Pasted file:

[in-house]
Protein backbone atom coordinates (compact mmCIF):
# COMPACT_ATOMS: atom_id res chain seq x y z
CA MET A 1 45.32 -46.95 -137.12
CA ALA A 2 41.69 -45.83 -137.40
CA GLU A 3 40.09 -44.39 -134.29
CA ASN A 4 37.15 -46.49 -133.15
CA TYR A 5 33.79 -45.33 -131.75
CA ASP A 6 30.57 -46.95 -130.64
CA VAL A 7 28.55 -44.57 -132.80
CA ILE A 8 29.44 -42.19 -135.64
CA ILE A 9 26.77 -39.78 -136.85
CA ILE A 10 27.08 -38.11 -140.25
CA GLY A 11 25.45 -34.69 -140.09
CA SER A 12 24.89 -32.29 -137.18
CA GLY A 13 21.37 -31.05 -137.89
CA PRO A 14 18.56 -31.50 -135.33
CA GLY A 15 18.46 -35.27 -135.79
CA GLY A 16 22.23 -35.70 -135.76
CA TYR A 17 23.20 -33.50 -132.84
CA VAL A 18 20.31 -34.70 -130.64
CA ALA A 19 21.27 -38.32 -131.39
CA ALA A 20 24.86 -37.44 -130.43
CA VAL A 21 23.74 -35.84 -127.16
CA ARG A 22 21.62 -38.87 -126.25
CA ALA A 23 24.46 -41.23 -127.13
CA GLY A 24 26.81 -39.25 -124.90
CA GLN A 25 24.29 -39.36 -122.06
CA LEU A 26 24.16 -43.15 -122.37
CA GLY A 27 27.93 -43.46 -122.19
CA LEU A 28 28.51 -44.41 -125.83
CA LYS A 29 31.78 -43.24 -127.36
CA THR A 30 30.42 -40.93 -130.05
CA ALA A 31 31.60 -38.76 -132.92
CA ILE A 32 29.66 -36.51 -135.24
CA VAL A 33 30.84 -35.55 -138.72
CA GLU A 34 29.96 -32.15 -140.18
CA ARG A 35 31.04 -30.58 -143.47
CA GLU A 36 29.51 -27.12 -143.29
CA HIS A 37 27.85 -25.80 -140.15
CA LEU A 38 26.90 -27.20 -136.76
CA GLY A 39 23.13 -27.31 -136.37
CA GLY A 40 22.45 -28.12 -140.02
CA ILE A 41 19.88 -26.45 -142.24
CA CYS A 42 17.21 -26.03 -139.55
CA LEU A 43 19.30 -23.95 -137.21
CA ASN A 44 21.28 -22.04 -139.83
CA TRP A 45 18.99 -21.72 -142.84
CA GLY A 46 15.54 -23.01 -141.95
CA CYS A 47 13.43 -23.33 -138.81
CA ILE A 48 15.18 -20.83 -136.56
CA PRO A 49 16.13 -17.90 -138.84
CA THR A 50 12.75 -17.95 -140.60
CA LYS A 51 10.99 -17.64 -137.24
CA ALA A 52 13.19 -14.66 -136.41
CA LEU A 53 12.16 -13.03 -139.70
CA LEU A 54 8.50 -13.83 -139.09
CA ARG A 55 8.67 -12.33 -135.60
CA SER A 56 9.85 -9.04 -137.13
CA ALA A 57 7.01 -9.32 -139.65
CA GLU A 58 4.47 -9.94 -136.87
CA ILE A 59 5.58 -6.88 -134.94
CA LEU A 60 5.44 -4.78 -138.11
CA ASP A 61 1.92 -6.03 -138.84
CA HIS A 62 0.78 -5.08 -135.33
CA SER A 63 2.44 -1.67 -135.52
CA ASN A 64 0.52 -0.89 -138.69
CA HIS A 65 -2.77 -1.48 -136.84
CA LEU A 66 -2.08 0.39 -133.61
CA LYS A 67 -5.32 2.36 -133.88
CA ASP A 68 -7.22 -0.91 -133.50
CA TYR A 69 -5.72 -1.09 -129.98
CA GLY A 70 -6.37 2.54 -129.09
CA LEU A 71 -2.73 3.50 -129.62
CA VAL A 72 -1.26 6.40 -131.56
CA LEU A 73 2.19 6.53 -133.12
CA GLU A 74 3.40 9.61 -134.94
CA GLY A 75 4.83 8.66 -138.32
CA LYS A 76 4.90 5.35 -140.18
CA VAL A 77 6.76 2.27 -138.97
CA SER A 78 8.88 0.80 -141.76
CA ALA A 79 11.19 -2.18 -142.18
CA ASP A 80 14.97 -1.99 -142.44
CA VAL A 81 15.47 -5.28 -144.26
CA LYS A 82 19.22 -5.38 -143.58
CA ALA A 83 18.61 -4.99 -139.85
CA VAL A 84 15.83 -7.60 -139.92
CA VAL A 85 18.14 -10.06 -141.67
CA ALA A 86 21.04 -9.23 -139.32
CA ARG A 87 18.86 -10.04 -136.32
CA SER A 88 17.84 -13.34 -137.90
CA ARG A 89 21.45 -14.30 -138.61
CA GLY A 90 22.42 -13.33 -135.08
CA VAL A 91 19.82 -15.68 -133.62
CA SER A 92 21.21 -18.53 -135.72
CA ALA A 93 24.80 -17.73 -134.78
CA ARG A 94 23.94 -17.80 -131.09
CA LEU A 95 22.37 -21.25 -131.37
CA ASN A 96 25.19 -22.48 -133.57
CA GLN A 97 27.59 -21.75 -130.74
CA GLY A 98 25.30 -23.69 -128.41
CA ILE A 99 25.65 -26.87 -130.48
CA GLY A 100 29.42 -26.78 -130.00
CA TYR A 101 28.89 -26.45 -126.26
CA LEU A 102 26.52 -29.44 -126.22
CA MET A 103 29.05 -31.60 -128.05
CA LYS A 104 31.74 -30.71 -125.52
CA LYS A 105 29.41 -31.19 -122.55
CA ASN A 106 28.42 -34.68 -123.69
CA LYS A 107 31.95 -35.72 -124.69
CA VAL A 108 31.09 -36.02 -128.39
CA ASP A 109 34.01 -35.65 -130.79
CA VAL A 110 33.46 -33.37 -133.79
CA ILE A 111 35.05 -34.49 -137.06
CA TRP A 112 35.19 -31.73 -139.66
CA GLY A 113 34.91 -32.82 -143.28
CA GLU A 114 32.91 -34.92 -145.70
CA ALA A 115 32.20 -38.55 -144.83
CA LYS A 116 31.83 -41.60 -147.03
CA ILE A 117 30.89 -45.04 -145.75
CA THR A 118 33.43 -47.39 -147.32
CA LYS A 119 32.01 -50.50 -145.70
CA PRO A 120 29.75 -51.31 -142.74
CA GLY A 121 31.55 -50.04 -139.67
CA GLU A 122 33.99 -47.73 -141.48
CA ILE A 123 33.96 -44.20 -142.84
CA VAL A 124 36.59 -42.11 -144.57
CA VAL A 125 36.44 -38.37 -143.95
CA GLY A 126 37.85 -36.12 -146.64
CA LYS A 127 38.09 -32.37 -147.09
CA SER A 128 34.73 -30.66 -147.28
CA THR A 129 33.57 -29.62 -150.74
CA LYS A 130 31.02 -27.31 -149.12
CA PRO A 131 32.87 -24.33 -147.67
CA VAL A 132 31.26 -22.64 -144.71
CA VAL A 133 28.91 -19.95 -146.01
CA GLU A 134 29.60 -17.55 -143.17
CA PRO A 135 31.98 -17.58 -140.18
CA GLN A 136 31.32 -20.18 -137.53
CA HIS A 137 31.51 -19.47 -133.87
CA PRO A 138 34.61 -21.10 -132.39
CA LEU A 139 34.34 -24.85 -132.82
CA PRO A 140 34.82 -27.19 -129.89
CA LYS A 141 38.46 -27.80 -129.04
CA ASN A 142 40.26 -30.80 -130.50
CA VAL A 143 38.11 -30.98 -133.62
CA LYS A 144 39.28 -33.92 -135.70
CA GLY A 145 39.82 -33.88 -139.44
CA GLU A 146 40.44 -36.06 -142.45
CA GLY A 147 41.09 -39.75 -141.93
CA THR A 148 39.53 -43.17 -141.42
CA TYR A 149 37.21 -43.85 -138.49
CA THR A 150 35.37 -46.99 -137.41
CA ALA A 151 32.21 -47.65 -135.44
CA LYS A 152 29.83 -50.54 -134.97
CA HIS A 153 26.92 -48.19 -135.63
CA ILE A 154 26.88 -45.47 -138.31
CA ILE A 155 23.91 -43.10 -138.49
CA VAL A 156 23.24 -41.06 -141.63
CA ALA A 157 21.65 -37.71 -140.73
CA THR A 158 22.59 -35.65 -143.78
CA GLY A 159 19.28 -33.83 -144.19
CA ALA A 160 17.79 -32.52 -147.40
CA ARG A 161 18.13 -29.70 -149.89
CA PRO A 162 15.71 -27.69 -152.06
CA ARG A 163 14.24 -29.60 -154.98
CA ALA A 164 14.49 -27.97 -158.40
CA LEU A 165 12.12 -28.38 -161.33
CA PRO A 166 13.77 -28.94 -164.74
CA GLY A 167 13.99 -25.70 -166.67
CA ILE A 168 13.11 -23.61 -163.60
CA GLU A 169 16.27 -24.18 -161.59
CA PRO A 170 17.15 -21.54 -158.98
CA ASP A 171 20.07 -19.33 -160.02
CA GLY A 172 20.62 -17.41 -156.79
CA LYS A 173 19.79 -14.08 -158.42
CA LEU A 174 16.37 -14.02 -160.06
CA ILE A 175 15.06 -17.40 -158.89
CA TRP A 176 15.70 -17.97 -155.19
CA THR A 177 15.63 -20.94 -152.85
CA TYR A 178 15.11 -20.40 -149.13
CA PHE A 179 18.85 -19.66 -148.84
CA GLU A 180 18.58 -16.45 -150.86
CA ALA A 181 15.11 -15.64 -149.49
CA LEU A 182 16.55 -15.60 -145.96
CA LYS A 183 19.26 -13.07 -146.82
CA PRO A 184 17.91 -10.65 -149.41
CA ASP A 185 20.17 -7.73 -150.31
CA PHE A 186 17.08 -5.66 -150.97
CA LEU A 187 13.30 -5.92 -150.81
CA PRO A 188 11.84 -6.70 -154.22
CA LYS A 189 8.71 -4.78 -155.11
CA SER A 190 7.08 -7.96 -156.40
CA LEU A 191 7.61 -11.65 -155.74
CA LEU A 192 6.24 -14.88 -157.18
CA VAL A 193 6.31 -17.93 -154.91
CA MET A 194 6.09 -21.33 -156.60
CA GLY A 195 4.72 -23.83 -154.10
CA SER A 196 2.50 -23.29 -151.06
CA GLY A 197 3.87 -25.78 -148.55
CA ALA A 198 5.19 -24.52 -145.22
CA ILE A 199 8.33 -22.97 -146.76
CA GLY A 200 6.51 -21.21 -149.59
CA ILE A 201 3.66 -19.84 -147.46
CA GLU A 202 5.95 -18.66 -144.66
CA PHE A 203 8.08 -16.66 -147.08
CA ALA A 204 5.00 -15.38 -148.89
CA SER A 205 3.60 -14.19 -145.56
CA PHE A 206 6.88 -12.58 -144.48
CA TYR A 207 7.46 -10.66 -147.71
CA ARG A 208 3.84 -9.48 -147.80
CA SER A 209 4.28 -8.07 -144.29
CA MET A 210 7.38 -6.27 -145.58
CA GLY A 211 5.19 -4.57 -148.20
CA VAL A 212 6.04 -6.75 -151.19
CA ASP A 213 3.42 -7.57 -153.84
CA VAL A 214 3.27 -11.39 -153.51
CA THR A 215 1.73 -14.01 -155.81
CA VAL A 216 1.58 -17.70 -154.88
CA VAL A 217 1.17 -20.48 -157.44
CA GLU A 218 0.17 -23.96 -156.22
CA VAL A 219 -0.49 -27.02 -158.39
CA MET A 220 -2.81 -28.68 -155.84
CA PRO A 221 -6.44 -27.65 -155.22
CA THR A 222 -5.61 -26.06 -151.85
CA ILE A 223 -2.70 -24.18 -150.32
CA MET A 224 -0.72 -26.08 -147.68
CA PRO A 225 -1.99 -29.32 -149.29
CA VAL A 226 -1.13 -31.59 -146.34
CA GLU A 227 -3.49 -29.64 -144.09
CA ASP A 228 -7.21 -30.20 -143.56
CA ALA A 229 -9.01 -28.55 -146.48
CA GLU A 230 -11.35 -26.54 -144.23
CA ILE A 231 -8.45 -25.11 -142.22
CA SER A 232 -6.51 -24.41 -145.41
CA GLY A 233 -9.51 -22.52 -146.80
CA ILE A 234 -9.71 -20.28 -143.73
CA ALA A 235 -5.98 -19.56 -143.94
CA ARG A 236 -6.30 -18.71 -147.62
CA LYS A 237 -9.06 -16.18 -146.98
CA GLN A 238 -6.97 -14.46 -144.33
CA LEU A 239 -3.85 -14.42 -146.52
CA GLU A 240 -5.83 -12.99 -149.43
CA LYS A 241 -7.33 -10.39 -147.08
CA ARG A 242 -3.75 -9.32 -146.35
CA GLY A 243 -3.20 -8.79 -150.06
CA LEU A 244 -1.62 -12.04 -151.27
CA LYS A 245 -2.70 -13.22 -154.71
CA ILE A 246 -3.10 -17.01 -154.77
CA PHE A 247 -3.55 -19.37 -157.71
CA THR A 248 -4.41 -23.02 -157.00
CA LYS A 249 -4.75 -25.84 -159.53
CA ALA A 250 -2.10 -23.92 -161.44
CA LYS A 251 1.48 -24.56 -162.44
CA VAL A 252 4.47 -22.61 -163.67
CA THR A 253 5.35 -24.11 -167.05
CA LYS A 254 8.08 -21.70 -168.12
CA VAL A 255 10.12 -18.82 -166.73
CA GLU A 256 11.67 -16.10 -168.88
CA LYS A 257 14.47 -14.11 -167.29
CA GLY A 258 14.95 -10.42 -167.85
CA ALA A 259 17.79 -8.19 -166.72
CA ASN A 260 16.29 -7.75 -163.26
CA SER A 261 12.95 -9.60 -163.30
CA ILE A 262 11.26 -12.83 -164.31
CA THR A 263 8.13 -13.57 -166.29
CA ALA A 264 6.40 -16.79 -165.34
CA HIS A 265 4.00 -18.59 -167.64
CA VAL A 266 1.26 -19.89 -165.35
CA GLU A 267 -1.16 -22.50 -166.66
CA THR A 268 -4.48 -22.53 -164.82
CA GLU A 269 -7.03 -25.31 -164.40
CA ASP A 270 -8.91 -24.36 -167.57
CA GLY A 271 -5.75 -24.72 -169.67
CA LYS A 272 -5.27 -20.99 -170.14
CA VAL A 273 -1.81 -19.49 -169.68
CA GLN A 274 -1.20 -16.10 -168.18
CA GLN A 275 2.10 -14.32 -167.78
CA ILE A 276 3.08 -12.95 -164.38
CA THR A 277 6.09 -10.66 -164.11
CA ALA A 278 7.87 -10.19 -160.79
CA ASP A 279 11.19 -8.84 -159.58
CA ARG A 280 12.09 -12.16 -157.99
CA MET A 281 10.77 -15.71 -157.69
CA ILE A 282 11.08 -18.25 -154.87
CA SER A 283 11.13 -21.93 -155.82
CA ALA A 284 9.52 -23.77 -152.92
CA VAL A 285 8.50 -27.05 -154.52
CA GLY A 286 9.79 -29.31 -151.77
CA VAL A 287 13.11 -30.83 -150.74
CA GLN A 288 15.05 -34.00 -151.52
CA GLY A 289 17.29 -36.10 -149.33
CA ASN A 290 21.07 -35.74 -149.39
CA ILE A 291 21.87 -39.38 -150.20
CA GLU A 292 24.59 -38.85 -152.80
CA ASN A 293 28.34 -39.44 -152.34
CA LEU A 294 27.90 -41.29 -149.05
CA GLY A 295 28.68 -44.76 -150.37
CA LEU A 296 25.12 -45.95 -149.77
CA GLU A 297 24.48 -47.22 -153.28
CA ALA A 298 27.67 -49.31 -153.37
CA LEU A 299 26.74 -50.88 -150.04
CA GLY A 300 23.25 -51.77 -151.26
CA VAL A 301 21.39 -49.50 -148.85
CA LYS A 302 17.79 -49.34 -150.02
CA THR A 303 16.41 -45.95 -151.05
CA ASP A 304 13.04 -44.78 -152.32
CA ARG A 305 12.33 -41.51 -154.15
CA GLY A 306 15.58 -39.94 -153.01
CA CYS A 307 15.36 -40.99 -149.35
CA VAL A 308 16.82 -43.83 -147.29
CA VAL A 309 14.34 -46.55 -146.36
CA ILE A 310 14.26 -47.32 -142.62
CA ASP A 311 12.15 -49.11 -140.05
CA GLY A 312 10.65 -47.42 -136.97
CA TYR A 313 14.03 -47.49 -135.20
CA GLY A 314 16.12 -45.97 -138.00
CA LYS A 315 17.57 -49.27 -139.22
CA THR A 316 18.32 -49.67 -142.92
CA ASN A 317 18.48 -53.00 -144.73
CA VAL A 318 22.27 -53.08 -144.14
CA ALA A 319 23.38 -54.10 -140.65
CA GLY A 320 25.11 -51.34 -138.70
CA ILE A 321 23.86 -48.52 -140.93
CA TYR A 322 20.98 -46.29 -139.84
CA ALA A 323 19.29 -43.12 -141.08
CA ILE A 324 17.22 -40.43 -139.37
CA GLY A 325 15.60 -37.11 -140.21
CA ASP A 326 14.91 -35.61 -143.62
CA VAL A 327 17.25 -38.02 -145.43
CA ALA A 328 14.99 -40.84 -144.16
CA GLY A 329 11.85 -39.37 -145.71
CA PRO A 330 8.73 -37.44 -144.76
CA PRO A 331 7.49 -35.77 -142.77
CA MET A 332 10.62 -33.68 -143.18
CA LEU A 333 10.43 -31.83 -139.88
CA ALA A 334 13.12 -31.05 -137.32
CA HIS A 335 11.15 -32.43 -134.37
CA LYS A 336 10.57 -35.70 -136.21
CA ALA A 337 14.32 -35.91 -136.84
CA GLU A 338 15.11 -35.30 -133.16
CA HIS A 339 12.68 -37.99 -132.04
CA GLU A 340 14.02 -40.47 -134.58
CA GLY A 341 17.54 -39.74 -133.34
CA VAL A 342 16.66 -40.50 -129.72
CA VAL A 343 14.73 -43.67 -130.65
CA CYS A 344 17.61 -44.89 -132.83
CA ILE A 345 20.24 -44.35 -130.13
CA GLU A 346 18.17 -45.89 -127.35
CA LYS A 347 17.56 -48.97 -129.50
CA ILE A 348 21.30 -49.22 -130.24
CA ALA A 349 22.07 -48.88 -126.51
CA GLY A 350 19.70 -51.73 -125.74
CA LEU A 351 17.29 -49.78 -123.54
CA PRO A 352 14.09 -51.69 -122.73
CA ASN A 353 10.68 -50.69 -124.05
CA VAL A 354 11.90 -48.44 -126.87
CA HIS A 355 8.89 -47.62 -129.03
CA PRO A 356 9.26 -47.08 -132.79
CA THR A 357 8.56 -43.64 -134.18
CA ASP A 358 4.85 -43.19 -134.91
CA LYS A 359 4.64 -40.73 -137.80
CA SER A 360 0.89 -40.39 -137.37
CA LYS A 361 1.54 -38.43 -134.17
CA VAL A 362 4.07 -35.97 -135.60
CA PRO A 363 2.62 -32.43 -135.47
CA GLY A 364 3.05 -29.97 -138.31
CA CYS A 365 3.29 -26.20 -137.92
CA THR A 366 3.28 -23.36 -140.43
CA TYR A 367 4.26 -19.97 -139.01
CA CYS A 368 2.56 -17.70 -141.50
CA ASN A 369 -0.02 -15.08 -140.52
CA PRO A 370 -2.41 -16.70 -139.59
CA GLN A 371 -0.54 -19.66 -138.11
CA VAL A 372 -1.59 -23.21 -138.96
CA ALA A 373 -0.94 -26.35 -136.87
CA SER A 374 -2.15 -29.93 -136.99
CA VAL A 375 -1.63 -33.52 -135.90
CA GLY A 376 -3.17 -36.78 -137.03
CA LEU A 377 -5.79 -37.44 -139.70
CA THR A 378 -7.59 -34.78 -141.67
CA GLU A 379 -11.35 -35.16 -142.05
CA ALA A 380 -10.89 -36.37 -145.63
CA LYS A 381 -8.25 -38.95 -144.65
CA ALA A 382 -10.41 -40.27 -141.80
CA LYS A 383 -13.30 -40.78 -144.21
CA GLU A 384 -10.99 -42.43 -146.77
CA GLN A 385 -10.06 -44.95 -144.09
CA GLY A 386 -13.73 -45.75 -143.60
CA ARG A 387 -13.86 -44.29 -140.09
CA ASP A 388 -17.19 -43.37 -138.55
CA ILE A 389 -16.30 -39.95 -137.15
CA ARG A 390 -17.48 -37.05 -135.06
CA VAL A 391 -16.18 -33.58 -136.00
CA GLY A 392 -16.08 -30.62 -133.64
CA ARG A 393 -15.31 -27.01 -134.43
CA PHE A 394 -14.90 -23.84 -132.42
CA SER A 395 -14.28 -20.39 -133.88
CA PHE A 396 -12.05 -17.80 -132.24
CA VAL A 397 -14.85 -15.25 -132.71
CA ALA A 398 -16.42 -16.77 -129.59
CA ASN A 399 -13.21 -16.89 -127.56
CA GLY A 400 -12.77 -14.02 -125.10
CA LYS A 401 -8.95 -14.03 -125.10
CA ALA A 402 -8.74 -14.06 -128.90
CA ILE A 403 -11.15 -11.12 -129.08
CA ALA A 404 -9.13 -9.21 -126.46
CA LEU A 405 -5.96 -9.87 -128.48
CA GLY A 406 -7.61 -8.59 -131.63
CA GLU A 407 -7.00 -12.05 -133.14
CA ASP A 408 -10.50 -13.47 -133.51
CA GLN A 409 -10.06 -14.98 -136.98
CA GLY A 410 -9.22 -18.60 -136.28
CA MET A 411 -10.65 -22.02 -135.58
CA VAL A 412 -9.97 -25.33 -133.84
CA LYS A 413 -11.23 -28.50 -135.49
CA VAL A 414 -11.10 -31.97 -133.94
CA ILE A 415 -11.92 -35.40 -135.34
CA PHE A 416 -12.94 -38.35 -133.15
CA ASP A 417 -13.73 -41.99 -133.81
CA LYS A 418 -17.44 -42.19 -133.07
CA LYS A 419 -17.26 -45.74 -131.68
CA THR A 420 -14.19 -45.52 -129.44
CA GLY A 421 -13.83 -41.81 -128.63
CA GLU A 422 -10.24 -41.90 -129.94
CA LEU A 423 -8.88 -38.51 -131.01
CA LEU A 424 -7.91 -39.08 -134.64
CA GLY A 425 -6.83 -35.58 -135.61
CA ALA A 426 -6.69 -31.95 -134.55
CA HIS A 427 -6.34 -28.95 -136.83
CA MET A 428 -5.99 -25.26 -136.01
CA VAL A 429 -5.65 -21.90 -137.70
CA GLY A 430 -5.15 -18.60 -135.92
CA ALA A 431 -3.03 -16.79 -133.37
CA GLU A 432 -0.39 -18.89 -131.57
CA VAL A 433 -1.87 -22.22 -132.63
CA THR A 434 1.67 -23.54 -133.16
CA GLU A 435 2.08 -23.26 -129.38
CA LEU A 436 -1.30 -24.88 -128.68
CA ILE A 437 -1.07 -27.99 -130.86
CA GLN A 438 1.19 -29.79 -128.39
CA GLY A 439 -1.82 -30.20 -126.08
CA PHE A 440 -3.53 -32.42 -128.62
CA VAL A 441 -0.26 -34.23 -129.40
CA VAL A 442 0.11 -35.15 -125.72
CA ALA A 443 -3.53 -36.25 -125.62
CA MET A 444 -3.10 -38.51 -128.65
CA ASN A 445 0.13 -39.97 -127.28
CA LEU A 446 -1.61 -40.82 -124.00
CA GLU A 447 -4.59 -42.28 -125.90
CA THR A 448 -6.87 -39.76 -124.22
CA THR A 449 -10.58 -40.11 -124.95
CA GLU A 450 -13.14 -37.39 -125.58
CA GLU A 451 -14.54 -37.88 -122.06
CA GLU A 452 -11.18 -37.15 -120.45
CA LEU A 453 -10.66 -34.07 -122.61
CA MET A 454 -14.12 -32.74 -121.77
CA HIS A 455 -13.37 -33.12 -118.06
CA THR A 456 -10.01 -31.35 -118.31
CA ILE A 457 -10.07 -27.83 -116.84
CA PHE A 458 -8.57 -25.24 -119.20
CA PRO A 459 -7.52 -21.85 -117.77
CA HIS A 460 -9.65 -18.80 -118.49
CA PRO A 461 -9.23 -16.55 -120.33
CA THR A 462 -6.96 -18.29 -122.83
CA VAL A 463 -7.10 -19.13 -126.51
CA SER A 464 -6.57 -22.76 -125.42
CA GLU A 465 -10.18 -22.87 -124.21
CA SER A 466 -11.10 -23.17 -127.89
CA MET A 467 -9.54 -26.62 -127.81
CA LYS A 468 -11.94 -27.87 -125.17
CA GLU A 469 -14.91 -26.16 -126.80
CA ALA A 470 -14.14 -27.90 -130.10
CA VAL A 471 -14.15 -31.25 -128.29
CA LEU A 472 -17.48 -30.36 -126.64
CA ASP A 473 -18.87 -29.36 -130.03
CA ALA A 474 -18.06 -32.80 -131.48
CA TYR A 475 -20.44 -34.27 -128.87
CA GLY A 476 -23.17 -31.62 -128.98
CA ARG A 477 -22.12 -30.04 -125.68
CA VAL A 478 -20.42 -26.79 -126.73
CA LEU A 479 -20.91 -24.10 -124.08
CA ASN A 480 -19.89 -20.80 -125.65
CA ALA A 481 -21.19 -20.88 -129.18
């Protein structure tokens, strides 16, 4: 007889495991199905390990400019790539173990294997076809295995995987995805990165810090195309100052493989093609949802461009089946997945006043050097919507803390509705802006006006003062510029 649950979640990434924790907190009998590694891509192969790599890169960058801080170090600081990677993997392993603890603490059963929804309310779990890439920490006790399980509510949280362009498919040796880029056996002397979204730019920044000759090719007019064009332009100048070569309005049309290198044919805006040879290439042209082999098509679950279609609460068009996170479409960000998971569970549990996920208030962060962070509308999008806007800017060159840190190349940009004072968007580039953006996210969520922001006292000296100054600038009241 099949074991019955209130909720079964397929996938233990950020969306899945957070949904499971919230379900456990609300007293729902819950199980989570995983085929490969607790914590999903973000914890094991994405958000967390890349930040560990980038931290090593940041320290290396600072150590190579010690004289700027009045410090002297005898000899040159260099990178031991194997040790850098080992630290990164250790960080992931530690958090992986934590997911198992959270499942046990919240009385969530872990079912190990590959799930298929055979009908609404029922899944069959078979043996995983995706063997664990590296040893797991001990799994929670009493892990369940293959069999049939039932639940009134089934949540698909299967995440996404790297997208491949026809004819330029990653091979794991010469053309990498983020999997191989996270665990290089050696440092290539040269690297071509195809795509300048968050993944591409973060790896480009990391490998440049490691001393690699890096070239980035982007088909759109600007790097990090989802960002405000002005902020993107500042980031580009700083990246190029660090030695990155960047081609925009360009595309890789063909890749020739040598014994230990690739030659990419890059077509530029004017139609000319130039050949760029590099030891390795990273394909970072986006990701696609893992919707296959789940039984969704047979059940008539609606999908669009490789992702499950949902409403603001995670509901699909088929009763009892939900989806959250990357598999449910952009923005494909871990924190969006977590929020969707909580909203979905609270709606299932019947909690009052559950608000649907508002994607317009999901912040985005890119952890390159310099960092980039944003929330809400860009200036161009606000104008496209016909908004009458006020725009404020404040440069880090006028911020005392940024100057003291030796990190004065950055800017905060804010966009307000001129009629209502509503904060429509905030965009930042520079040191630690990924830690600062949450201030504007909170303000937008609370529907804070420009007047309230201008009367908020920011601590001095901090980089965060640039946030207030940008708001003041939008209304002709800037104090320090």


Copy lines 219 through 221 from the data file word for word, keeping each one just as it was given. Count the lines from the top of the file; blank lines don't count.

CA VAL A 216 1.58 -17.70 -154.88
CA VAL A 217 1.17 -20.48 -157.44
CA GLU A 218 0.17 -23.96 -156.22